Im 15 and i've had bulima for 3 years, and was recently in the hospital because i had the lowest pottassium they have ever seen in a person. 3.5 and above is what i should have had, i had a 2.1. I almost died, i couldn't breath, walk,and horrible body pains(Back, neck, etc). They didn't even know if i was going to make it, i stayed for a week and they made me eat certain amount of calories and lunch breakfast dinner snacks, teaching me how to eat. i felt so sick every time i ate, like i was going to explode. its been 3 months since then and im doing way better actually eating my meals. but i still pinge and burge once a day, even though i almost died. its such a hard thing to get over, i hope i do. Like other girls have said its hard in school seeing so many thin beautiful girls, you wish you were them, it almost eats you alive. But i have transferred to online schooling to ease that pain, because if i stayed i wouldn't be able to handle it.
Saffron on November 22, 2010:
eat or die its up to you!!!!!!!!!!!!
Confound on November 20, 2010:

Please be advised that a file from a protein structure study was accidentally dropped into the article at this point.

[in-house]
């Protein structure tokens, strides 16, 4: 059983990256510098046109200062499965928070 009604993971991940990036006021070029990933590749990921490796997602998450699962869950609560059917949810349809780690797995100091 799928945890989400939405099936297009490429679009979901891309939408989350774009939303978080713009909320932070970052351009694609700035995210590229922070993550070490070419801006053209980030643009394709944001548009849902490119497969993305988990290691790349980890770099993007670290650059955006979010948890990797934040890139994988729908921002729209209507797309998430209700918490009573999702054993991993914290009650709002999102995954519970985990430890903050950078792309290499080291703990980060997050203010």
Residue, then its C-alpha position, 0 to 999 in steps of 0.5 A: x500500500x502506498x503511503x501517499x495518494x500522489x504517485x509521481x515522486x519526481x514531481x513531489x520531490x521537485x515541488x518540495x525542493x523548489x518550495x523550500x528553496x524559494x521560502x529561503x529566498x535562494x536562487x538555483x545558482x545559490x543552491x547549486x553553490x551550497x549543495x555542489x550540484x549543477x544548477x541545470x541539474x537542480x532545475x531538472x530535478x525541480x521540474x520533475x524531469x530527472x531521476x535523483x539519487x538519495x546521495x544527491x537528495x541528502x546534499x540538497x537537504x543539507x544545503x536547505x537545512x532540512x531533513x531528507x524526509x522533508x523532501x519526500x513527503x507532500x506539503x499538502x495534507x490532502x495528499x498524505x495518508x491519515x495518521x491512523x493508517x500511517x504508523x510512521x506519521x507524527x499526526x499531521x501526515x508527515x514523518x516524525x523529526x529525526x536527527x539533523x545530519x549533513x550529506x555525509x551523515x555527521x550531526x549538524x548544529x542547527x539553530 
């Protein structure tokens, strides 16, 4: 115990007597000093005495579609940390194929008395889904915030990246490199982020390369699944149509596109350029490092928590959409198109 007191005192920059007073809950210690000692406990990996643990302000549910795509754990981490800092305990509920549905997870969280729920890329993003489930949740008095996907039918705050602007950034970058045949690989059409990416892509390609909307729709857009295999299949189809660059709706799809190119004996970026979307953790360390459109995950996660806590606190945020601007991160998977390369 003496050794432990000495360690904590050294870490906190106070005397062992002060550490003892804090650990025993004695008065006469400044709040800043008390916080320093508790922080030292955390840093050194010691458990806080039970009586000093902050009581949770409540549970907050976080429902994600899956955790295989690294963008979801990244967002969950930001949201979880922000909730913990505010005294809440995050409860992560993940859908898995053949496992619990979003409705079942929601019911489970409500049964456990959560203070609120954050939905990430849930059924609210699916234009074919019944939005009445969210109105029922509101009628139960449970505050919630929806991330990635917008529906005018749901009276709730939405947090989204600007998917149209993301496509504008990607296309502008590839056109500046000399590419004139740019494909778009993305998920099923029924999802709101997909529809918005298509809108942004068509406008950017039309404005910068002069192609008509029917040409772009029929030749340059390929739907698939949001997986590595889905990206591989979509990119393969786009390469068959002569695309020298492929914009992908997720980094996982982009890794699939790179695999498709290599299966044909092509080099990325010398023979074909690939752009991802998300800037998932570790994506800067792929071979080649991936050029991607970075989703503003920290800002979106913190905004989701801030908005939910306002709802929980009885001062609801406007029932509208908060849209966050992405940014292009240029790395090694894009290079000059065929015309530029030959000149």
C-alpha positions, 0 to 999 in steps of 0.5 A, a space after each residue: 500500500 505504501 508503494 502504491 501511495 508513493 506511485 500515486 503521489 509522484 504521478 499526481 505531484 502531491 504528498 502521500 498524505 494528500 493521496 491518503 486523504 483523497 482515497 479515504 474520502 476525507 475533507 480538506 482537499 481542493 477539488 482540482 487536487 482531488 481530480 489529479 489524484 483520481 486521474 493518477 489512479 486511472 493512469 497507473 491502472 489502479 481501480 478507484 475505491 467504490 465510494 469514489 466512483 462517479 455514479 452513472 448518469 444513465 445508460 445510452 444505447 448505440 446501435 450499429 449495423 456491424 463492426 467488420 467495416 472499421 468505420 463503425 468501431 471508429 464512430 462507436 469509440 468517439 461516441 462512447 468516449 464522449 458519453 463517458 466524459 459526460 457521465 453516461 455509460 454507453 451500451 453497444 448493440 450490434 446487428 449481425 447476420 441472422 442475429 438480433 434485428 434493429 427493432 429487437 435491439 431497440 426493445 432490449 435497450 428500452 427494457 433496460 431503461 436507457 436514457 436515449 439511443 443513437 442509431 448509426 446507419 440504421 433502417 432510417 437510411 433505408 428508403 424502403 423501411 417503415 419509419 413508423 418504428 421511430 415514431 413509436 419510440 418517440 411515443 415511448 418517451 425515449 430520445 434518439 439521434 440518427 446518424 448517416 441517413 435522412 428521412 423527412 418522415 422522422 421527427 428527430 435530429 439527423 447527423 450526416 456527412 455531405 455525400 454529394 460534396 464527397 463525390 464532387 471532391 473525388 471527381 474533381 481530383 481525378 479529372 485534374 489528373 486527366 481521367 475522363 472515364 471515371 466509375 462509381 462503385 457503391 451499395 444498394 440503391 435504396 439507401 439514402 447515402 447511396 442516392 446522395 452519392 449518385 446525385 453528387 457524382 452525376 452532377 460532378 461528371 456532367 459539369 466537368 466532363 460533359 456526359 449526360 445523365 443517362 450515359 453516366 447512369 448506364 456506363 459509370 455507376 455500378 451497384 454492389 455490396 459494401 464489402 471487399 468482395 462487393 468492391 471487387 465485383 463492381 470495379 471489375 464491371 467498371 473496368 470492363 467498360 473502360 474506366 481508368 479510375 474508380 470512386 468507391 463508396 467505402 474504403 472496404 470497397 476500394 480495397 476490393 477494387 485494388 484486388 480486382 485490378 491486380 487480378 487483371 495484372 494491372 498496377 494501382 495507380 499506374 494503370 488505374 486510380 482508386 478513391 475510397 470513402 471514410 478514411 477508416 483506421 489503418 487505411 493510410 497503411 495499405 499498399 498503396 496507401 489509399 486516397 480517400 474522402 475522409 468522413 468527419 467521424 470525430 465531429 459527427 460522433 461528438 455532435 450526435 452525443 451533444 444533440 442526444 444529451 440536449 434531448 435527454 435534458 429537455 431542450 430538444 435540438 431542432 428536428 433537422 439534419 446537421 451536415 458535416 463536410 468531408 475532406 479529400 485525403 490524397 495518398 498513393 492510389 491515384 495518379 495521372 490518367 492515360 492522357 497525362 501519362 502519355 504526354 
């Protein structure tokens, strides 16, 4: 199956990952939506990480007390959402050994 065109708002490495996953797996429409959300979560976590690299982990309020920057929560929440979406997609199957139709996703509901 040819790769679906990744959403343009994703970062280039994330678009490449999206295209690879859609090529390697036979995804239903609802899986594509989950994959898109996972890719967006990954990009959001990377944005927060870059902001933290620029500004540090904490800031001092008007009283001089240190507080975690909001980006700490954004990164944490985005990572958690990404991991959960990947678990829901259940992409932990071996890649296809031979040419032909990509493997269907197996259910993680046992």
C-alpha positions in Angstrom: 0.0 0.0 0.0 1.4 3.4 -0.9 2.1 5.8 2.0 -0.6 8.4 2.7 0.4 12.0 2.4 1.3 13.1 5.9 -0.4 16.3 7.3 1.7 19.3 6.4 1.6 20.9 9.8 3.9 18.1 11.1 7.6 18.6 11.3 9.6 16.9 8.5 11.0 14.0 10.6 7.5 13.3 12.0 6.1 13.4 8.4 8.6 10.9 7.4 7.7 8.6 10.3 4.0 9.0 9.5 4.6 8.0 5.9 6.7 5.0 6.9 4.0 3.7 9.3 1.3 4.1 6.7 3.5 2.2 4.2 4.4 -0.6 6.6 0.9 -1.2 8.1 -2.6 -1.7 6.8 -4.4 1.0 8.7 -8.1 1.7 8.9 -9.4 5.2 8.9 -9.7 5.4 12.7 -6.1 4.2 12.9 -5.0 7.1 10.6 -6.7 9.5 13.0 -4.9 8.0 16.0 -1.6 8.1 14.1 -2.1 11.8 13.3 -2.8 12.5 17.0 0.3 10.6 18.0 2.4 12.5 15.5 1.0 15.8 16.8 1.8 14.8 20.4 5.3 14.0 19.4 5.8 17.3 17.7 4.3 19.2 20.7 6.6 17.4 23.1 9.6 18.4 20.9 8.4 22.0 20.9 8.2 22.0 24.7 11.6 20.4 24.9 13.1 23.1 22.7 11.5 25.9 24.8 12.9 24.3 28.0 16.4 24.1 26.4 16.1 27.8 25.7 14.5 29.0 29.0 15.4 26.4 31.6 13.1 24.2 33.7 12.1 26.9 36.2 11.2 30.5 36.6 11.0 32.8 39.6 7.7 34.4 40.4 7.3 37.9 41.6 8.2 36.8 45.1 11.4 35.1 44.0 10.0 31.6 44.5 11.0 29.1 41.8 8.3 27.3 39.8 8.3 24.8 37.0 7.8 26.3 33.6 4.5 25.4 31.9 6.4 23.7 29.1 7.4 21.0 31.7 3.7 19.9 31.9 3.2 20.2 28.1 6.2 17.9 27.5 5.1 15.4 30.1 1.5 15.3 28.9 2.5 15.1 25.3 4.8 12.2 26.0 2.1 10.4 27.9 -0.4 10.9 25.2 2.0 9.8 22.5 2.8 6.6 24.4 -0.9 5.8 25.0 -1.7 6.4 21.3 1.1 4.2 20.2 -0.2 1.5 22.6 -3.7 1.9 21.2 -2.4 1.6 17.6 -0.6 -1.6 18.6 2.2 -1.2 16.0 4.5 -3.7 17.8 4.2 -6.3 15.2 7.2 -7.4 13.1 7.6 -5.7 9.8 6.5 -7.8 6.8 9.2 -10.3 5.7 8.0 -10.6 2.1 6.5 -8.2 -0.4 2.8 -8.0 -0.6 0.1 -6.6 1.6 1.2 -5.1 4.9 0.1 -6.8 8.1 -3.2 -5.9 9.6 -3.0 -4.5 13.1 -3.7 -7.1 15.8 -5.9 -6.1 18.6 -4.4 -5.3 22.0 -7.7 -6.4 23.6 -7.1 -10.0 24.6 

It is a shame that these icons deny their illnesses, since girls may look to them as role models and think that, for instance, "posh"s physique is natural as opposed to the product of starvation and plastic surgery.
I am also frustrated by stars who stand up and say "love me the way I am, curvy is beautiful" and then two months later appear on People talking about how they lost 20 lbs fast. Some message that sends.
Invisbell on November 20, 2010:
its me im still not using my reall name but i want tolook like these girls i want the person i love to like me back and he seems to like everyone but me i want to fell the pain of thhis death sentence u see i have ceiloc and this is never going to work out for me is it really i will never have kids and im more likely to die young and i want the pian i want the pe sick every time i eat and i walk alot i cant live like this but i want to be so much more skinny and now its all just shit
sophia on November 16, 2010: